She gave example of the "idol" nuclear family.. where the female often stays at home to look after ~2.3 children while the husband goes off to work and (one/two caregivers) that in our closest living species the chimpanzee, the mother looks after her young by herself but mainly because she is generally in a safe place with ample access to food and security.
"Co-operation is a risk reduction strategy". "Co-operation is a prerequisite for survival".
I learnt how sterility in species (either in later life in humans or born sterile in some species) is a fascinating tool from nature that actually helps the nurturing and success of younger generations.
Dean Lomax - Jurassic Scientist - Unearthing the Rutland Sea Dragon
Dean is a Palaeontologist from the University of Manchester, and gave his account of one fateful day when a park warden in Rutland water reserve brought to his attention an odd looking skeleton in the ground while routinely lowering the water level and what went on to be one of greatest paleontological finds ever in the UK.
The Rutland Ichthyosaur that had been found was one of the largest, best preserved ever found in Britain. Due to the time of year the initial exploratory dig, it had to be recovered in Jurassic clay, a plastic sheet put over it and re-submerged until it could be properly excavated in a few months time.
Amazing photogrammetry and 3D modelling techniques where shown as well as the painstaking detail of how the fossil was removed and the following noteriety and media coverage that followed.
Dean with mixed emotion admitted that this find was probably going to be the highlight of his career .
Oliver Burkeman - The Imperfectionist - Why Patience is a Superpower
Oliver described what he believes to be perhaps the least sexy superpower ever. Patience.
In a world where going faster is generally always considered better, he stops to ask, are we losing the ability to be patient. I think we all know the answer to this.
He describes impatience as "wanting the world to move faster than it actually does"
Oliver attempted the compulsory Harvard art student exercise, of choosing a piece of art in a museum and looking at it for 3 hours. Whilst he admitted it was very uncomfortable and difficult, he noted that he entered into what sounded like a trance where he would notice things in the artwork that he hadn't noticed previously and his mind transported him into the scene.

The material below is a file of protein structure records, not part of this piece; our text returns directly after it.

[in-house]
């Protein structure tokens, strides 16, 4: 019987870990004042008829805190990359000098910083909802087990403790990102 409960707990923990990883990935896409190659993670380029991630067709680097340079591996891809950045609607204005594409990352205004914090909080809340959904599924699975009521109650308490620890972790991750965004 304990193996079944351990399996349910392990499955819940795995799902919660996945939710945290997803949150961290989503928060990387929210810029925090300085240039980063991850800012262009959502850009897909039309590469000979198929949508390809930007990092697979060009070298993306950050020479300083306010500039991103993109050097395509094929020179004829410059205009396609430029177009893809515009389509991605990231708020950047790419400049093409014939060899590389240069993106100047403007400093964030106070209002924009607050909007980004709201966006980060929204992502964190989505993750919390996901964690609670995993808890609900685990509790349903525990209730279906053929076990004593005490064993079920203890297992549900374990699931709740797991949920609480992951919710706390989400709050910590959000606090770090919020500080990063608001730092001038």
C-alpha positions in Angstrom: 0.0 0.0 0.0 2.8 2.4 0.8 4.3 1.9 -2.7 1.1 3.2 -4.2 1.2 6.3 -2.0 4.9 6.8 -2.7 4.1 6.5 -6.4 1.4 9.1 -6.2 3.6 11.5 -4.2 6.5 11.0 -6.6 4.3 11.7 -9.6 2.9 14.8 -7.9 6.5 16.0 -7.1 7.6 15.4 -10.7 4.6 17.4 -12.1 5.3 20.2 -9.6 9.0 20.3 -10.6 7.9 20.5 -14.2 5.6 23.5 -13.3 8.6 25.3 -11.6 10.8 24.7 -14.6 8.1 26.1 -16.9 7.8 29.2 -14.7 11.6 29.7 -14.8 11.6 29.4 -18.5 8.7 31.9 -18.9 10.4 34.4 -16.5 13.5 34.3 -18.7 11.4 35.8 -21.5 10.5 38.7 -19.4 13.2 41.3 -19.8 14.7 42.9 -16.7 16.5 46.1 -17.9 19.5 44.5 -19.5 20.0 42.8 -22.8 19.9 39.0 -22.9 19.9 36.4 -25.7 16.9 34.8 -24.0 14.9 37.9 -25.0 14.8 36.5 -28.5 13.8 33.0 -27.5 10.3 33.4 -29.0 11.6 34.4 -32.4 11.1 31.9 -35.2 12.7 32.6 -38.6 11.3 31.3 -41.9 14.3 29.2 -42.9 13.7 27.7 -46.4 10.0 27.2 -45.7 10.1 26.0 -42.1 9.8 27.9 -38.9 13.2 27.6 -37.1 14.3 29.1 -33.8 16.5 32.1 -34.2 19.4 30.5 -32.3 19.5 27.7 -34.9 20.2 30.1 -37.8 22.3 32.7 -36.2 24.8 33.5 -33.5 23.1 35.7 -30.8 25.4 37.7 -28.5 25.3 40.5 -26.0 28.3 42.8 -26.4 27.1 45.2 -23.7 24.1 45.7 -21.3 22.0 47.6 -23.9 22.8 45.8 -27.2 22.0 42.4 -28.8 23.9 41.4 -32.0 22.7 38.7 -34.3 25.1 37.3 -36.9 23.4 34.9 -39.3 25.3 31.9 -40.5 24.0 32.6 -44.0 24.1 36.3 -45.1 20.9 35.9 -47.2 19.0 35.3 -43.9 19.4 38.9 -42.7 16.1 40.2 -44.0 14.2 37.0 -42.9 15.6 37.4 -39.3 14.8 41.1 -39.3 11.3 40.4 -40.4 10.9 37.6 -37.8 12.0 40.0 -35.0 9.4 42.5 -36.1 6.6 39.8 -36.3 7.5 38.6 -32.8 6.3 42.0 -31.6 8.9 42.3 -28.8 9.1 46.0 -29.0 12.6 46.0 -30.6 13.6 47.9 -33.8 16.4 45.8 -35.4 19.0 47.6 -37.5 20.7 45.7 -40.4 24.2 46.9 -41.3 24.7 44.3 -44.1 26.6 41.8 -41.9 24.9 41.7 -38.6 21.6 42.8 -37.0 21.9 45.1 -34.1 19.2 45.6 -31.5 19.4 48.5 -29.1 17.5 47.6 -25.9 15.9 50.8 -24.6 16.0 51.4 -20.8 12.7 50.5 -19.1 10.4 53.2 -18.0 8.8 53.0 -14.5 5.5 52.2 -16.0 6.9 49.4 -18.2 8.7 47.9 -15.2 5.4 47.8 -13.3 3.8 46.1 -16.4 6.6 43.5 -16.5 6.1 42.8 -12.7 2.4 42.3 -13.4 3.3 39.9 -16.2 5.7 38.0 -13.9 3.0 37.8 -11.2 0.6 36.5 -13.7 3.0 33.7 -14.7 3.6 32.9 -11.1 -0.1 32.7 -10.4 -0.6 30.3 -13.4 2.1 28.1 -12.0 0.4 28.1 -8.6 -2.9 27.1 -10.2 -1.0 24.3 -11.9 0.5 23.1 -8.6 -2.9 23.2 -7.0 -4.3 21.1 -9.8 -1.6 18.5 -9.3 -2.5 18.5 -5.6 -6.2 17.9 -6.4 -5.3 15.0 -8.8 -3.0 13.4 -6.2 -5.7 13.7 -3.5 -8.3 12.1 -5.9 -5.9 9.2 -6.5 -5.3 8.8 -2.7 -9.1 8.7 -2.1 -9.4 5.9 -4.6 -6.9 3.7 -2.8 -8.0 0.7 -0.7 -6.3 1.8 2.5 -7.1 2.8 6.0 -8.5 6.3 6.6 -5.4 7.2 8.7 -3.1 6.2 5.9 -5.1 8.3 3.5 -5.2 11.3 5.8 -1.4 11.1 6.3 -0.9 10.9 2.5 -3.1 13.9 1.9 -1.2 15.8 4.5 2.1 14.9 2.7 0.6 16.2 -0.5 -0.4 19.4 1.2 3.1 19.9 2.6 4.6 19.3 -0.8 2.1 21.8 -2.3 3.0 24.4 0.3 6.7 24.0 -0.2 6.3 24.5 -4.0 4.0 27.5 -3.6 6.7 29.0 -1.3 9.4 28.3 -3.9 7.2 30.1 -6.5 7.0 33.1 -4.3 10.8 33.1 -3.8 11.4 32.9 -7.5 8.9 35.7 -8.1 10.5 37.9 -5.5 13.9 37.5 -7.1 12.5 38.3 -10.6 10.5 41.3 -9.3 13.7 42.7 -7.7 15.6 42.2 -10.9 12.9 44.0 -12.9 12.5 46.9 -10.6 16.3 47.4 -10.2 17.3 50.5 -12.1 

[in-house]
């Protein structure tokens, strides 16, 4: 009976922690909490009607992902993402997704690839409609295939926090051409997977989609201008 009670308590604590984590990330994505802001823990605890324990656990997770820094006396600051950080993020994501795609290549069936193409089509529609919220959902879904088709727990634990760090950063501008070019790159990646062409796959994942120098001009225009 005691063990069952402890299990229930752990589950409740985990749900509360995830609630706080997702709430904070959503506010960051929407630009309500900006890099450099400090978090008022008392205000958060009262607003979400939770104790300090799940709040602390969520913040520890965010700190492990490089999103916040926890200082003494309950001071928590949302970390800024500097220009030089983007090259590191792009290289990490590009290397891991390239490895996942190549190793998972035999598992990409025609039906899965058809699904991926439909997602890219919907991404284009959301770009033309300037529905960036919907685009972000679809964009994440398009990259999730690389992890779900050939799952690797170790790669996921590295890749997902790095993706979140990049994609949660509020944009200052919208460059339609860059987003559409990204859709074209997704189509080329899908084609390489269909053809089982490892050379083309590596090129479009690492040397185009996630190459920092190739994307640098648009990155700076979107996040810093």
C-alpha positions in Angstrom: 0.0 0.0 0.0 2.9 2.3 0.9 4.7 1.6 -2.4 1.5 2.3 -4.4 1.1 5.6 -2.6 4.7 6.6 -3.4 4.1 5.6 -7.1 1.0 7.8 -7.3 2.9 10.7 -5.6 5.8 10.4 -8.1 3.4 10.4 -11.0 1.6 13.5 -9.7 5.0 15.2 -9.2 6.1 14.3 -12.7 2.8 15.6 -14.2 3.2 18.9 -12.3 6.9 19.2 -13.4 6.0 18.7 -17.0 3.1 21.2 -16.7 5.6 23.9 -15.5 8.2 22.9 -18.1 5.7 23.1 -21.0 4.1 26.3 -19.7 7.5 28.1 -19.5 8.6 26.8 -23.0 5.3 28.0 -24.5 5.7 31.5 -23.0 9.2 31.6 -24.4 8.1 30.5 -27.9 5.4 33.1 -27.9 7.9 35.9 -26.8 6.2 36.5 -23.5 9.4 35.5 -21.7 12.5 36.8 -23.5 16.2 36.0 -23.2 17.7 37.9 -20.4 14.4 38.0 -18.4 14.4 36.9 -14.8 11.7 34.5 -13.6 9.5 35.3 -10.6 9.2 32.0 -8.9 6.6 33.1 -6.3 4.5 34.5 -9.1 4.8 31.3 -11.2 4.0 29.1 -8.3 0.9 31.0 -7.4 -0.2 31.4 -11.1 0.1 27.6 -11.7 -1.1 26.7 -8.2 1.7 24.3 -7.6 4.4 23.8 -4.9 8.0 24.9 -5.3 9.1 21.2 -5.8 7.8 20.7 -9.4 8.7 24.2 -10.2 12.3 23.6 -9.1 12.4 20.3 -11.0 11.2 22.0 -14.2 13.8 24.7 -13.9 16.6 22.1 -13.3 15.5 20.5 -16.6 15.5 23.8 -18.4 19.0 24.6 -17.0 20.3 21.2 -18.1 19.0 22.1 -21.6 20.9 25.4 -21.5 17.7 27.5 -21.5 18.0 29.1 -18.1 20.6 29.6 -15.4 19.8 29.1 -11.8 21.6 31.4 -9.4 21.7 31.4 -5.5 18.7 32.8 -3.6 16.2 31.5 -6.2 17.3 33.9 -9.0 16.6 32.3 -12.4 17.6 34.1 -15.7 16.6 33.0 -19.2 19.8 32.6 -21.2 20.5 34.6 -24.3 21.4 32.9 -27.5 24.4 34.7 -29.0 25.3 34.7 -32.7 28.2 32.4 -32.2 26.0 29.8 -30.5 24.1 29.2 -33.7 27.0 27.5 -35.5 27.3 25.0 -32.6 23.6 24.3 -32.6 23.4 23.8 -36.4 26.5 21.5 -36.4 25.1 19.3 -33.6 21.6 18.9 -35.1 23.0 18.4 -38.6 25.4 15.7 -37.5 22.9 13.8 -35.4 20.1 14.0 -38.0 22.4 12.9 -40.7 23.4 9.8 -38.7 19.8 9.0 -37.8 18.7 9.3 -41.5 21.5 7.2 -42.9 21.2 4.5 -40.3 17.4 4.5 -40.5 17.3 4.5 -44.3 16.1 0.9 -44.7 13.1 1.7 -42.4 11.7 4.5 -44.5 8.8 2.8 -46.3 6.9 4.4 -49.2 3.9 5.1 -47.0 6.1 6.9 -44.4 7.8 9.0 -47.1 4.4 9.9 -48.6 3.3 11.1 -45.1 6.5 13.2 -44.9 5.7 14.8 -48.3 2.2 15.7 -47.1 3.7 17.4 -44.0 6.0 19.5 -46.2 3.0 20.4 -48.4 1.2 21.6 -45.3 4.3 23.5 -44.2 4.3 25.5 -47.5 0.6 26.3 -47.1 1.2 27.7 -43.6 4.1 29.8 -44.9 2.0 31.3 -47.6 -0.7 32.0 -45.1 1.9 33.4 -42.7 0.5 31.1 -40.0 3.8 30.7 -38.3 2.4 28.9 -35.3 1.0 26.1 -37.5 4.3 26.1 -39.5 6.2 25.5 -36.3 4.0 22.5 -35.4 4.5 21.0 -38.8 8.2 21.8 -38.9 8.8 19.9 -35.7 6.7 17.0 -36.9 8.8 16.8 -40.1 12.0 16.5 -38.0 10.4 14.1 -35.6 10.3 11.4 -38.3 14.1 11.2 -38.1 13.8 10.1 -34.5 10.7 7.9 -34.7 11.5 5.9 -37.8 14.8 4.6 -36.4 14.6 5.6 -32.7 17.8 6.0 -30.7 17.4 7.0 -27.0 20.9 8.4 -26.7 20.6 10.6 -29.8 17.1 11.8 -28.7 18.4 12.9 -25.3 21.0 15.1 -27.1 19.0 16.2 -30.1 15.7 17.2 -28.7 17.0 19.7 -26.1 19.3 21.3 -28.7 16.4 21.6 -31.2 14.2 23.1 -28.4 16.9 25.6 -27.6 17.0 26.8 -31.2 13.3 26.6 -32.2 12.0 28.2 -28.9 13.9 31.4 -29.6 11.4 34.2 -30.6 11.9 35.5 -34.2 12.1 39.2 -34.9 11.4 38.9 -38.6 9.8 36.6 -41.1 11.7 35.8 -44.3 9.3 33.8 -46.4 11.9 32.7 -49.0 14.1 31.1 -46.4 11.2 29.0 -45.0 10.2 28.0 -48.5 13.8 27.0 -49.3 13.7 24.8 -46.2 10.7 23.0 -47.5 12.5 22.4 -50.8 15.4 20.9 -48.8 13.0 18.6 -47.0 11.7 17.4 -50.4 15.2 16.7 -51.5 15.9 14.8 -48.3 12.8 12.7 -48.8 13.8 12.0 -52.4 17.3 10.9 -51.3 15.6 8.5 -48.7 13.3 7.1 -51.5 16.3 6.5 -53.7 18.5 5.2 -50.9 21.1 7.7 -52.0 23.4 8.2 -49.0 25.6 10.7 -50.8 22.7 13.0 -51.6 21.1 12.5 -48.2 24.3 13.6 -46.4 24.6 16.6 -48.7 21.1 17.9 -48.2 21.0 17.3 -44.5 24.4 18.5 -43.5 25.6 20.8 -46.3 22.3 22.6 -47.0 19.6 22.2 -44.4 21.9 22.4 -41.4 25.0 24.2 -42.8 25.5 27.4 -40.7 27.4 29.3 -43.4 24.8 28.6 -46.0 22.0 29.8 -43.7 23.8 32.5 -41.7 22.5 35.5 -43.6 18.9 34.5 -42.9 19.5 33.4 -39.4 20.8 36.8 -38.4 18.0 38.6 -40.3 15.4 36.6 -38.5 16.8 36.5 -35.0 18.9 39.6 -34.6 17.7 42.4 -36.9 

"Patience is not comfortable". Why? We are reminded of our finite existence and wanting to make the most of the time we have as well as our lack of control over the future. After all, we may not be alive tomorrow.
He gave some advice on how to harness the power of patience.
- Practice creative waiting
- Embrace the power of stopping
- Learn to do one thing at a time
Don't expect it to be comfortable. (Like cold showers I suppose).
By being more patient, we can live more fully and with greater appreciation.
Charles Spence - Multi Sensory Perceptor - How to Use Our Senses to Enhance Social, Cognitive, and Emotional Well-being
Author of Sense Hacking, Charles did a great job in sharing the routinely overlooked importance of our sensory experiences and ability. For example how surgeons who listen to music while operating have higher success rates and result in faster patient recovery.
He remarked that we spend 95% of our lives outdoors, yet our bodies often yearn for sensory experiences of our ancestors outside in natural, wide open spaces. Today we often miss and long for the blue and green colours of nature. Even a nature themed screensaver, though digital facsimile of nature can help reduce anxiety.
Charles discussed light hunger, which is estimated to cost the UK £1billion a year.
Sick building syndrome,
He shared some sensory retail experiments. For example how supermarkets can influence which wines are purchased by playing music from those countries and how casinos food courts in Vegas can encourage peoples food choice and control queues by playing different internationally themed music.
Helen Pilcher - Science Journalist - Small Inventions that Made a Big Impact
Author of Small Inventions that Made a Big Difference, Helen, after surgery involving some titanium staples, Helen started on a journey to follow her natural curiosity and research the history of small, often innocuous everyday items we take for granted. Helen discussed how a simple washer designed by multiple degree holding engineer Beatrice Shilling during the second world war helped solve major mechanical issues in Spitfires whereas her (generally male) peers suggested redesigning the whole engine.